This is the second article in the “Backup and Restore (or Recovery) in SQL Server” stairway series (see the full TOC below). This article deals with the different phases of data management life cycle and it encompasses the following topics:
- Introduction to data corruption
- Defining data corruption and its causes
- Discussion on the impact of data corruption
- Explaining data prevention mechanisms
- Data protection
- And more…
Introduction to Data Corruption
Data is said to be corrupted when it attains an undesirable state different from the original data. Data corruption also refers to data errors that can occur during any of the stages of data writing, data processing or even reading, at the storage, or during transmission.
We all know that at the very core, data is nothing but a series of 1s and 0s. When data is written, what actually happens is that the 1s and 0s are written to the destination. This sequence of 1s and 0s is interpreted during the data reading operation, giving it some meaning. If these bits don’t get written in the intended sequence, the data is said to have been corrupted.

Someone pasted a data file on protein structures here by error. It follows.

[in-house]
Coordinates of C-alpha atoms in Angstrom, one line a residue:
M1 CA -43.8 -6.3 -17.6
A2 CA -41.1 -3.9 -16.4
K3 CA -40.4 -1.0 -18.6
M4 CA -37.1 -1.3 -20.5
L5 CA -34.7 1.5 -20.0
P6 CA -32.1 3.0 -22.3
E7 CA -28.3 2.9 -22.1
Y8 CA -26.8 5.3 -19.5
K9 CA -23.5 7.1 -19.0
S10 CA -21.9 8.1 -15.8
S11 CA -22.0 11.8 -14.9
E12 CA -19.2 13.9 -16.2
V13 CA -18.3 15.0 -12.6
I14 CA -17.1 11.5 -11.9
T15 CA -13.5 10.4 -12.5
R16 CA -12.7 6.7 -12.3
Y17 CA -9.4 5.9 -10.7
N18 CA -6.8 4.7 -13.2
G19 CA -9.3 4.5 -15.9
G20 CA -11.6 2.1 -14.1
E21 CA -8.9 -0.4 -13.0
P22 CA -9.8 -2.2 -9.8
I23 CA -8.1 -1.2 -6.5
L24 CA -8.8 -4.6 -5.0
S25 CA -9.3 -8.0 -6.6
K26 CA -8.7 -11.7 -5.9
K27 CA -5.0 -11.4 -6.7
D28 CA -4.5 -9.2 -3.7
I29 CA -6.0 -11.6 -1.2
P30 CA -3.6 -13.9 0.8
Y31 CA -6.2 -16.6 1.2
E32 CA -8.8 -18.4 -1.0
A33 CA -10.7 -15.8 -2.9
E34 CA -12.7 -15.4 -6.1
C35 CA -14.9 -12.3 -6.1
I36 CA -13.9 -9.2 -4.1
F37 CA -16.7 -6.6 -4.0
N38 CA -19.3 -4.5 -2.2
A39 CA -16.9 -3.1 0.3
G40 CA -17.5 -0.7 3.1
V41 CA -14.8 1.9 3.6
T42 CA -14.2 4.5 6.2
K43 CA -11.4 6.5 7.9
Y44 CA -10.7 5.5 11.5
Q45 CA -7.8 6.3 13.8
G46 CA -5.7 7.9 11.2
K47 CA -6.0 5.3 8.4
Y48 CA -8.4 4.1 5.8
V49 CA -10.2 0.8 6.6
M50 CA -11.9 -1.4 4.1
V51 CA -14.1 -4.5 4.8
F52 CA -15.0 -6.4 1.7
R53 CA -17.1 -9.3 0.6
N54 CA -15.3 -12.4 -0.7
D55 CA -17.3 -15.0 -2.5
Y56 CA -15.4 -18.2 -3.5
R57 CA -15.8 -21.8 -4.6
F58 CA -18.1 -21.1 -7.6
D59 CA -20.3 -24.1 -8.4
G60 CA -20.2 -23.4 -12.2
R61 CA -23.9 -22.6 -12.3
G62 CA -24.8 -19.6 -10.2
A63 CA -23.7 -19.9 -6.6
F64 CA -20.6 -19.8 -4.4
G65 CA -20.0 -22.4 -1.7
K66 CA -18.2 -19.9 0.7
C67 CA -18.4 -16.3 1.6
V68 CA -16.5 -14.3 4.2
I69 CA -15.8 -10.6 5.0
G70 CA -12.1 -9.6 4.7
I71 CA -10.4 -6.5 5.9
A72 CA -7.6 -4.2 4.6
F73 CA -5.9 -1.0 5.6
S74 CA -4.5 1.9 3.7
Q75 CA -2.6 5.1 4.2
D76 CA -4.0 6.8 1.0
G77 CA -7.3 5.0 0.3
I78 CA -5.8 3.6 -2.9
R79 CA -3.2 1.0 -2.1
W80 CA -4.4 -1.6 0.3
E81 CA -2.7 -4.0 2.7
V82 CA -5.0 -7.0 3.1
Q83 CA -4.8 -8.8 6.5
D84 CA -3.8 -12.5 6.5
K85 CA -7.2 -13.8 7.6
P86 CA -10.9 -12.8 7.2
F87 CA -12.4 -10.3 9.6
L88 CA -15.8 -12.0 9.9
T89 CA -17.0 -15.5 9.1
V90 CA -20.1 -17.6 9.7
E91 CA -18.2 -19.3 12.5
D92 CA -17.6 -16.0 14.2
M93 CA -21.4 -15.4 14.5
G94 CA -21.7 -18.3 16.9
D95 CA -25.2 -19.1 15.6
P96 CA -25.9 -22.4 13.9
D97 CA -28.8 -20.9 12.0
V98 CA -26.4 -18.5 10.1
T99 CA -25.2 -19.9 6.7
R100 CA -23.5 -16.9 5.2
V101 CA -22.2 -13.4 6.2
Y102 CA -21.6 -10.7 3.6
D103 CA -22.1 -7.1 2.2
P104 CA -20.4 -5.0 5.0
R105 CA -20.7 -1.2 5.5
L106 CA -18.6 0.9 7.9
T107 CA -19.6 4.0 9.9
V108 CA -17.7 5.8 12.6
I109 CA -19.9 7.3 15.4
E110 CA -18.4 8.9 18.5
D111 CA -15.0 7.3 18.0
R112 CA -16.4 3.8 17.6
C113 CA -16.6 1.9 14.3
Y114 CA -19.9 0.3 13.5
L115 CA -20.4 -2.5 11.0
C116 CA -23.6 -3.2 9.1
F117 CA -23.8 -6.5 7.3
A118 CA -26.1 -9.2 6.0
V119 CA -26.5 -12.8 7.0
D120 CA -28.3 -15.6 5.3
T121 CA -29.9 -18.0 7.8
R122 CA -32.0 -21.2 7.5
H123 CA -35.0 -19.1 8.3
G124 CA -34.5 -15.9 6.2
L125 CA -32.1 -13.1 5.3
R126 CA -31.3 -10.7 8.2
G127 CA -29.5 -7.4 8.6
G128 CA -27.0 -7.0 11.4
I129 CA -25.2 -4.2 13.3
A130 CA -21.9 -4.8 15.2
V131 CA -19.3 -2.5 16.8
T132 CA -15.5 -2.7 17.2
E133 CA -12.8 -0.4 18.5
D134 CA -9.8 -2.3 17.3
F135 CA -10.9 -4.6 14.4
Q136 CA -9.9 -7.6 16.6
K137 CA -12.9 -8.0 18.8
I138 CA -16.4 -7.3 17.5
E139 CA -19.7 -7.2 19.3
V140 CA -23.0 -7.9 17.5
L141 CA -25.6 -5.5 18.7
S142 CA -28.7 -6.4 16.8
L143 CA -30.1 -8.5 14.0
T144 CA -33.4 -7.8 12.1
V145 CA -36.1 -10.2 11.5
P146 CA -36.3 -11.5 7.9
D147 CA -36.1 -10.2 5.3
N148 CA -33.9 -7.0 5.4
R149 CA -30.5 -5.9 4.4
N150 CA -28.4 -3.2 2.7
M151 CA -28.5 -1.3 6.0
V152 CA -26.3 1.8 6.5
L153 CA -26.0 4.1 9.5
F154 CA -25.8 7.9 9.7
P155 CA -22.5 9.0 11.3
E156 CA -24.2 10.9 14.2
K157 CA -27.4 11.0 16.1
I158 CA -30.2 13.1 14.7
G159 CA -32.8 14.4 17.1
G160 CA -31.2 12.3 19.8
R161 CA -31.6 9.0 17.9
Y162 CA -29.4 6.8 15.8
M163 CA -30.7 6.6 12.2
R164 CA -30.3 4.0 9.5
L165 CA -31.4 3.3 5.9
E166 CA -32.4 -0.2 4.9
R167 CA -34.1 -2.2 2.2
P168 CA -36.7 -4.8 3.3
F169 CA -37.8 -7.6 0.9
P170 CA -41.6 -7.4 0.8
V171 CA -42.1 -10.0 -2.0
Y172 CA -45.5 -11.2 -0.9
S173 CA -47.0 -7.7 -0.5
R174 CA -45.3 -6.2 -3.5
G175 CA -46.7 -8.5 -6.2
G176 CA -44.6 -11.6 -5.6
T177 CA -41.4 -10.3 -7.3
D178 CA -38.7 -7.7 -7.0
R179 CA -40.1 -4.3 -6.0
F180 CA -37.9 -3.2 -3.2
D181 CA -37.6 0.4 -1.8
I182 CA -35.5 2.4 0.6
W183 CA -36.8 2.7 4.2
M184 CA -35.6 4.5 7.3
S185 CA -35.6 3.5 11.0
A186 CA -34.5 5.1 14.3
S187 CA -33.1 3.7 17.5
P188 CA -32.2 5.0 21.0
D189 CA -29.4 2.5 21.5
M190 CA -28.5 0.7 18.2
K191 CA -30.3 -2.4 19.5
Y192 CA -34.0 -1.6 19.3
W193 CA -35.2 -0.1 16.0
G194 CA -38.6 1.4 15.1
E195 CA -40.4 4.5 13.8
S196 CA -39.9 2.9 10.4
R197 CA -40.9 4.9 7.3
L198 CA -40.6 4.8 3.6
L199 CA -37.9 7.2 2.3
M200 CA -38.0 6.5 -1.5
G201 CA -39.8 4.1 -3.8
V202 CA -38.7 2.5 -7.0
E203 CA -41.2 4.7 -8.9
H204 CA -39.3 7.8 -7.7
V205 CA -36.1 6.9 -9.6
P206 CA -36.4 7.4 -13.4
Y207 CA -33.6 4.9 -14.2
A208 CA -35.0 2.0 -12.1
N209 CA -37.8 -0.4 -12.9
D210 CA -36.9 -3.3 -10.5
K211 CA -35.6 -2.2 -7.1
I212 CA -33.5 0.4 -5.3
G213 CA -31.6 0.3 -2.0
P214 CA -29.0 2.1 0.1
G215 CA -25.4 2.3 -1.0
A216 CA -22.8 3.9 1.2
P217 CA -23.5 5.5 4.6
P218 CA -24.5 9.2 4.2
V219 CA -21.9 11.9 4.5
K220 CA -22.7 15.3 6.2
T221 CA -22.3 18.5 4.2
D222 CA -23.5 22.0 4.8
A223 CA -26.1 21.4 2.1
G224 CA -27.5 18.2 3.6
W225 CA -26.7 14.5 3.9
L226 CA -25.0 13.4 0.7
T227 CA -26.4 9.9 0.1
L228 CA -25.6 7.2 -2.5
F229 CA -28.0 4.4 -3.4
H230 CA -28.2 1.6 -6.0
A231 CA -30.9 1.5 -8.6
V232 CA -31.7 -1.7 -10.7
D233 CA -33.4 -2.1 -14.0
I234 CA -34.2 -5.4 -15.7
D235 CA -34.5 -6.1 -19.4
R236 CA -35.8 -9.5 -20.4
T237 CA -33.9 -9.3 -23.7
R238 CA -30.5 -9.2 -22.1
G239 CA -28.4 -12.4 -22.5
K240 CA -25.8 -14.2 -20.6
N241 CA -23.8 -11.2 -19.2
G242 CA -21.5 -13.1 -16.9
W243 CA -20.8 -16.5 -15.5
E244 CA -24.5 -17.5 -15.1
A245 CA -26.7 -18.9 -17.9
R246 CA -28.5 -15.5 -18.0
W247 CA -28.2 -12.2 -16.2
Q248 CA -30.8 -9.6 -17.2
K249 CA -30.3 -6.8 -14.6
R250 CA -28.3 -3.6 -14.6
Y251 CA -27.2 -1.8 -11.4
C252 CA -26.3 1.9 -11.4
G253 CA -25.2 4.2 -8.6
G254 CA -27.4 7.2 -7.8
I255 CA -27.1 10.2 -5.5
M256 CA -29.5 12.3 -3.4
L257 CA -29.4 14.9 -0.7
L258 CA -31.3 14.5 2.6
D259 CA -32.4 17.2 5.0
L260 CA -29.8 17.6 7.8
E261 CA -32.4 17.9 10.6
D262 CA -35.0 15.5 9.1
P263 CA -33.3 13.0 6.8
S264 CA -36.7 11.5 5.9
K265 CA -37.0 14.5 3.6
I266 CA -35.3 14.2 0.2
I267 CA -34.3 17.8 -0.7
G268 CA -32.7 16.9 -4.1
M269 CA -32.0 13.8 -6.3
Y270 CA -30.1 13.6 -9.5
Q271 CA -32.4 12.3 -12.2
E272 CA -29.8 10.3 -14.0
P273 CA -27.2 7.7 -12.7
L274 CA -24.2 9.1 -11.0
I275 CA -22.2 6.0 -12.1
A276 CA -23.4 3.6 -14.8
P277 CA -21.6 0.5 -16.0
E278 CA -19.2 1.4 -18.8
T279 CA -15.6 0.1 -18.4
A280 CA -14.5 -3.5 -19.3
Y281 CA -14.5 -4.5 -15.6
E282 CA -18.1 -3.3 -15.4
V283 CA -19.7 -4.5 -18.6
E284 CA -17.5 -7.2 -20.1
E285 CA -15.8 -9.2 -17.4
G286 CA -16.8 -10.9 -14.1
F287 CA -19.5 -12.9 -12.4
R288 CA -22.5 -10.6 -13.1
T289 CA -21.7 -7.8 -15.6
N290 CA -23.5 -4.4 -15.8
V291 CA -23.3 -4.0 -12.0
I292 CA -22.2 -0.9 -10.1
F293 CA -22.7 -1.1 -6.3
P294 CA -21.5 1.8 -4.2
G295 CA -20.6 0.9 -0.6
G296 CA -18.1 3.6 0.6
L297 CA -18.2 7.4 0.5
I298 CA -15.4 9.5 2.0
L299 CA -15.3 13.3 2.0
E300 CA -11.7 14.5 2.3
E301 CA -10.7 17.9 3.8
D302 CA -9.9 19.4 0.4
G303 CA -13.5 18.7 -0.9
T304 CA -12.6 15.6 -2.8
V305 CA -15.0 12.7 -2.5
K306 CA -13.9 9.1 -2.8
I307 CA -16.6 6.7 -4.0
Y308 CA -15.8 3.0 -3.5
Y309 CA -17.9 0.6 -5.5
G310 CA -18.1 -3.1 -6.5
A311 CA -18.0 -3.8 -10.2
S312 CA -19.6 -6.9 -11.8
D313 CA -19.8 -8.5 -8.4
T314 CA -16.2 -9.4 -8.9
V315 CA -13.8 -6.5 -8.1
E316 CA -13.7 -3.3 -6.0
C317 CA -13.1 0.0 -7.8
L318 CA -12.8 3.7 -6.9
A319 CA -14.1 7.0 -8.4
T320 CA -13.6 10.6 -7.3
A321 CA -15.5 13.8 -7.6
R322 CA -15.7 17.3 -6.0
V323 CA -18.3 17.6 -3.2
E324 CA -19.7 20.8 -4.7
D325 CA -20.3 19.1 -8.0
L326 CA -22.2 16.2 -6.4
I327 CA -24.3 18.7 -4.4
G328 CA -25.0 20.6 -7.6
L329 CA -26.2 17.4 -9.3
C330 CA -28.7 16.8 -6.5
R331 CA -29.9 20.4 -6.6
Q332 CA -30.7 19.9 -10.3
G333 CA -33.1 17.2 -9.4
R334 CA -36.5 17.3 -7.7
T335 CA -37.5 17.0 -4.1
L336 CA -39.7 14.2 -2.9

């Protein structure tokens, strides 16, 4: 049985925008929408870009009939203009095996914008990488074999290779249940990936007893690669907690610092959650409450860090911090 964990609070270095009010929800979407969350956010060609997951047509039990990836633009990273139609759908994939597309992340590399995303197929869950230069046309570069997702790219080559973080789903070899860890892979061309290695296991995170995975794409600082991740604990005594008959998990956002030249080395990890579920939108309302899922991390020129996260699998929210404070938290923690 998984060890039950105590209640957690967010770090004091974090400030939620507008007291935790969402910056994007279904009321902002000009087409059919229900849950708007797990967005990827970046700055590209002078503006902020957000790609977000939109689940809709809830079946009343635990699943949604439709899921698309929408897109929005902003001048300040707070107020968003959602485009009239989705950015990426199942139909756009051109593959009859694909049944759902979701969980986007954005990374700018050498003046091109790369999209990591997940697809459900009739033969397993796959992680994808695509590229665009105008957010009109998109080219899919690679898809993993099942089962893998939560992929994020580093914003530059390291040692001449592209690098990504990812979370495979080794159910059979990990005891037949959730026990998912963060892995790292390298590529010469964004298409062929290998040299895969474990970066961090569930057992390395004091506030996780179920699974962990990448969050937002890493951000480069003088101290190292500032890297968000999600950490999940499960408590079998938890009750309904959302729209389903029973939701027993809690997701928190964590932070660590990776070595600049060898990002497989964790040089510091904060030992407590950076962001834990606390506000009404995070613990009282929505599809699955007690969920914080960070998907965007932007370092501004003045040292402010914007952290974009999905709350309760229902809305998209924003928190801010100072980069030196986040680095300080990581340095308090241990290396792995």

Small data means smaller sequences and relatively lower chances of corruption. When the amount of data increases, the chances of corruption also increases. The chances are particularly high when data generation is high, and the subsequent storage operations hit unprecedented rates.
Some of the most common reasons for data corruption include hardware or software issues with regard to I/O subsystems.
Causes of Data Corruption
- Hardware issues or failures
- Memory issues
- Power failure or outages
- I/O subsystem
- SAN controllers
- RAID controllers
- Disk drivers
- Bad sectors on the disks
- Operating System errors
- Virus attacks
- Antivirus, defraggers, even data encryption,
- SQL Server bugs
- Human errors
- Improper shutdown
- Hard reset
Further reading SQL Server Data Management Life Cycle
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